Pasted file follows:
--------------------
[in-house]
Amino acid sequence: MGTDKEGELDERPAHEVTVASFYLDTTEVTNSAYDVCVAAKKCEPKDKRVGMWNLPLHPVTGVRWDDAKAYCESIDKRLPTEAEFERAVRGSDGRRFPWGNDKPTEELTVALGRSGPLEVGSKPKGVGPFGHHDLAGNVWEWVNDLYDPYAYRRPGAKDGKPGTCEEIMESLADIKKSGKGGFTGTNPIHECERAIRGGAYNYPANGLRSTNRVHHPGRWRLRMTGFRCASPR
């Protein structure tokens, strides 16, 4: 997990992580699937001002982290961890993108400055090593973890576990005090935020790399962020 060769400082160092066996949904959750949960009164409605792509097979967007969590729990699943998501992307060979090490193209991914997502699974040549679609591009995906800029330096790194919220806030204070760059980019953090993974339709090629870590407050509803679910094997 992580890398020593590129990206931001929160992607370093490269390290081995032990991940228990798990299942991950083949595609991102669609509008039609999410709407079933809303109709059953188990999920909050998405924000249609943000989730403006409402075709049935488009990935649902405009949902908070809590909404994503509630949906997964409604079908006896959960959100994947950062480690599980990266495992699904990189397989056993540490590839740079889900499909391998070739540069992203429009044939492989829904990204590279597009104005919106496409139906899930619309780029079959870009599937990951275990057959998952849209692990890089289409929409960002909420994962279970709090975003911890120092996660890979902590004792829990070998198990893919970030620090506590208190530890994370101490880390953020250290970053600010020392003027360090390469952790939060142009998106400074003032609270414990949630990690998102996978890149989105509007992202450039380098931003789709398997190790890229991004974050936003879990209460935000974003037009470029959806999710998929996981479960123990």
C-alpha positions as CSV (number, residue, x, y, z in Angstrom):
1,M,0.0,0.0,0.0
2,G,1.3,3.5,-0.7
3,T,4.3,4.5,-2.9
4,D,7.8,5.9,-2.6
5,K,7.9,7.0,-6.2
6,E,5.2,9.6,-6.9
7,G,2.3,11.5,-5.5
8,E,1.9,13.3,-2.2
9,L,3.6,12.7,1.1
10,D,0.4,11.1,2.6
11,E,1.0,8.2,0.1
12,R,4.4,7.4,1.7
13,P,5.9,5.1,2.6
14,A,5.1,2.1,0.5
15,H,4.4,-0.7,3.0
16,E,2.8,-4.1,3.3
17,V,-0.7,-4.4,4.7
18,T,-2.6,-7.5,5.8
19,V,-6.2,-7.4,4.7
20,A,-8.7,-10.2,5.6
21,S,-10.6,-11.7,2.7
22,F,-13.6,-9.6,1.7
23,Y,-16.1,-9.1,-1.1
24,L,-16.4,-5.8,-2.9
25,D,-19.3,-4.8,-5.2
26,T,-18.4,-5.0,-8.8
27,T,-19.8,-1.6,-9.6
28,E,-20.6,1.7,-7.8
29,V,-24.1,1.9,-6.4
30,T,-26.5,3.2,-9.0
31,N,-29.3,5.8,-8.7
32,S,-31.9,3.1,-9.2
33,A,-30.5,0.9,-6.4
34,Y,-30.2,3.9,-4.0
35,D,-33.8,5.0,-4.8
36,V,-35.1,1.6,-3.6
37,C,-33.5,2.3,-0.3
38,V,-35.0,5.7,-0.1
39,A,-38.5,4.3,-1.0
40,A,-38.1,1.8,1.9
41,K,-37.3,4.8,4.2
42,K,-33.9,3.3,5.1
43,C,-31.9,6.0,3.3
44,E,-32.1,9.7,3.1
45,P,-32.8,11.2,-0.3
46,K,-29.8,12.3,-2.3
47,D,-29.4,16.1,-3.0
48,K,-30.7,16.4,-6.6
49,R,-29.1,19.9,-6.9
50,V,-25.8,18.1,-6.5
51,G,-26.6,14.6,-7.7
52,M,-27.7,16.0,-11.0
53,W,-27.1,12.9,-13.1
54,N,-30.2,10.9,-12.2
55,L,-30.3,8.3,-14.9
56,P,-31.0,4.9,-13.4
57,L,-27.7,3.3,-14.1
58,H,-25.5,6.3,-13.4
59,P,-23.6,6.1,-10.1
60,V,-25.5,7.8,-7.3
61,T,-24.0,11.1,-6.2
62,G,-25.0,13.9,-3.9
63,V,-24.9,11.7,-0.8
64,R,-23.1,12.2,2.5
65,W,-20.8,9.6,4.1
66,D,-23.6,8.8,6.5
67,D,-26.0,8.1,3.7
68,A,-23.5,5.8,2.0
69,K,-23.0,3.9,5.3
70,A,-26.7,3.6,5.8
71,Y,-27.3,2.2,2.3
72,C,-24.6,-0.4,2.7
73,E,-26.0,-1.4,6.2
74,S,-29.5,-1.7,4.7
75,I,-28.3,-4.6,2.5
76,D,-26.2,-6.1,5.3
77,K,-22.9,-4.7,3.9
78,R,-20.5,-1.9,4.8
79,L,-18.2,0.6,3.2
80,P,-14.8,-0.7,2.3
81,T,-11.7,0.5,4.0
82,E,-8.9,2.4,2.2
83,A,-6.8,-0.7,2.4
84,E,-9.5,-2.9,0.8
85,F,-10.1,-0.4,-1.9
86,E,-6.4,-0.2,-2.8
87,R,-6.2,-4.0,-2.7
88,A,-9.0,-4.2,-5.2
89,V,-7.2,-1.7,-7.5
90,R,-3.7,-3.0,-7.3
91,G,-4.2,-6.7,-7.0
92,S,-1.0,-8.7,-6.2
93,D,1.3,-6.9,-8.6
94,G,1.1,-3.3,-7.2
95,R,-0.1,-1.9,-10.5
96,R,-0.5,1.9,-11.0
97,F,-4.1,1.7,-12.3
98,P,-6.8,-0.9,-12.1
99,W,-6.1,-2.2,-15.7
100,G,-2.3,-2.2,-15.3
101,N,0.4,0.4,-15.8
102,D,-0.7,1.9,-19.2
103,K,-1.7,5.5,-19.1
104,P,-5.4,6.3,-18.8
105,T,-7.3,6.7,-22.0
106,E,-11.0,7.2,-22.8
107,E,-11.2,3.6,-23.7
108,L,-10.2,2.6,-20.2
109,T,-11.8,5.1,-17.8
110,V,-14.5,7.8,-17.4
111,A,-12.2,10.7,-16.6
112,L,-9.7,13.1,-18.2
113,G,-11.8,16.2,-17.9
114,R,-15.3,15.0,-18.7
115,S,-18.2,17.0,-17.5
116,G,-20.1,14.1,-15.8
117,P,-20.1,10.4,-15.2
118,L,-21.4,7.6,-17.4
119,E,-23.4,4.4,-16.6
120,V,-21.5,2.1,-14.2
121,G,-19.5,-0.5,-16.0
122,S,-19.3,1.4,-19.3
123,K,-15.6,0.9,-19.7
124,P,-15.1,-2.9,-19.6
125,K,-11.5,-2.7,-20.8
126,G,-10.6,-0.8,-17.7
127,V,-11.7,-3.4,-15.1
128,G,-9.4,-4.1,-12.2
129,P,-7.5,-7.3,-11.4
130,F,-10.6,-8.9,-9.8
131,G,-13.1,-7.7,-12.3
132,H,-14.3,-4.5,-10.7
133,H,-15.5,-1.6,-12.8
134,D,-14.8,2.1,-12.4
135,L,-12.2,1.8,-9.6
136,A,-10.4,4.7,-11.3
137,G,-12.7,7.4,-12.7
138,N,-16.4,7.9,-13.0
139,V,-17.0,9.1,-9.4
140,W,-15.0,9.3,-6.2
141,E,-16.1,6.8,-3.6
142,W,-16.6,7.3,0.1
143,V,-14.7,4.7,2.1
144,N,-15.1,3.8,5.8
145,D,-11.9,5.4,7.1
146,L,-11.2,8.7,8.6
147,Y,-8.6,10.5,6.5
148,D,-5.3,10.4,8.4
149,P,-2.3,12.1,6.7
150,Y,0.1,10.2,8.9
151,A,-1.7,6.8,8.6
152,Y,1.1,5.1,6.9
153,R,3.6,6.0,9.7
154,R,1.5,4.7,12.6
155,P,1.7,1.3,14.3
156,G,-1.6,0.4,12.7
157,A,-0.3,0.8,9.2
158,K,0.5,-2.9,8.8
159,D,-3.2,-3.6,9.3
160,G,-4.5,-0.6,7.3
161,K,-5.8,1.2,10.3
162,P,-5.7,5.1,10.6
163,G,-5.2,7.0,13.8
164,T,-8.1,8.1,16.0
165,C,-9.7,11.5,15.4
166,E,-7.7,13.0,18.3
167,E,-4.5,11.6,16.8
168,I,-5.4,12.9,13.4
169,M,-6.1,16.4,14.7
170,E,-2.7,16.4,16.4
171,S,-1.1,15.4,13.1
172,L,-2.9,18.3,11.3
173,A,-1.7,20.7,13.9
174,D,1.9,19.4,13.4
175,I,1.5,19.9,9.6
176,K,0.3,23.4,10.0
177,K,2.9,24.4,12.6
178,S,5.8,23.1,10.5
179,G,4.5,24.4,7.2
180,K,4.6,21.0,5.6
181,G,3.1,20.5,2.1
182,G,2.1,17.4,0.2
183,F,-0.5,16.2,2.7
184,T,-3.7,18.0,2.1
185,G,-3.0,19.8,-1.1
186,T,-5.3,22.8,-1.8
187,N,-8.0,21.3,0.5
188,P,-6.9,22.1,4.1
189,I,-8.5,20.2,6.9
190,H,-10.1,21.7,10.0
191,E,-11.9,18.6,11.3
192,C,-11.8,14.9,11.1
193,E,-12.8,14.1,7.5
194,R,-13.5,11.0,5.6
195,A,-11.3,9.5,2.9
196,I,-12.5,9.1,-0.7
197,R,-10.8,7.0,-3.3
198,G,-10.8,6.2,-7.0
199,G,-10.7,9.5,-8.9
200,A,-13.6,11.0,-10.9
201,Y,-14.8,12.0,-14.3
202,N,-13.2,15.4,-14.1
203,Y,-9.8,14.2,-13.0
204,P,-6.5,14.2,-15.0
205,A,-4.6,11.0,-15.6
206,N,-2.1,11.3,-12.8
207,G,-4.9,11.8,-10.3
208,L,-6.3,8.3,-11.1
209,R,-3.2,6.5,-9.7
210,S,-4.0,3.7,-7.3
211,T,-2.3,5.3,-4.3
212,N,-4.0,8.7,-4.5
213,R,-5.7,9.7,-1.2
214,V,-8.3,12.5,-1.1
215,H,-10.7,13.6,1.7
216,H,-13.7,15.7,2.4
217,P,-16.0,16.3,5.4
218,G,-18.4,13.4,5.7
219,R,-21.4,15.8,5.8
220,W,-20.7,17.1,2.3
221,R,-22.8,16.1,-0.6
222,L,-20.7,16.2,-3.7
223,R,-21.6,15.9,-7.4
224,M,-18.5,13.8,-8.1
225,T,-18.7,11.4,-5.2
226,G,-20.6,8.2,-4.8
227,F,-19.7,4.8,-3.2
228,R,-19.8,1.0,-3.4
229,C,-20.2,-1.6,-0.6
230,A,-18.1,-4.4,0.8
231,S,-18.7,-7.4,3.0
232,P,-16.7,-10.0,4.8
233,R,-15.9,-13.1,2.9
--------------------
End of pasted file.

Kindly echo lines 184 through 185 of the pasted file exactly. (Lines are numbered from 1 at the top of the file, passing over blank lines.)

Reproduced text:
180,K,4.6,21.0,5.6
181,G,3.1,20.5,2.1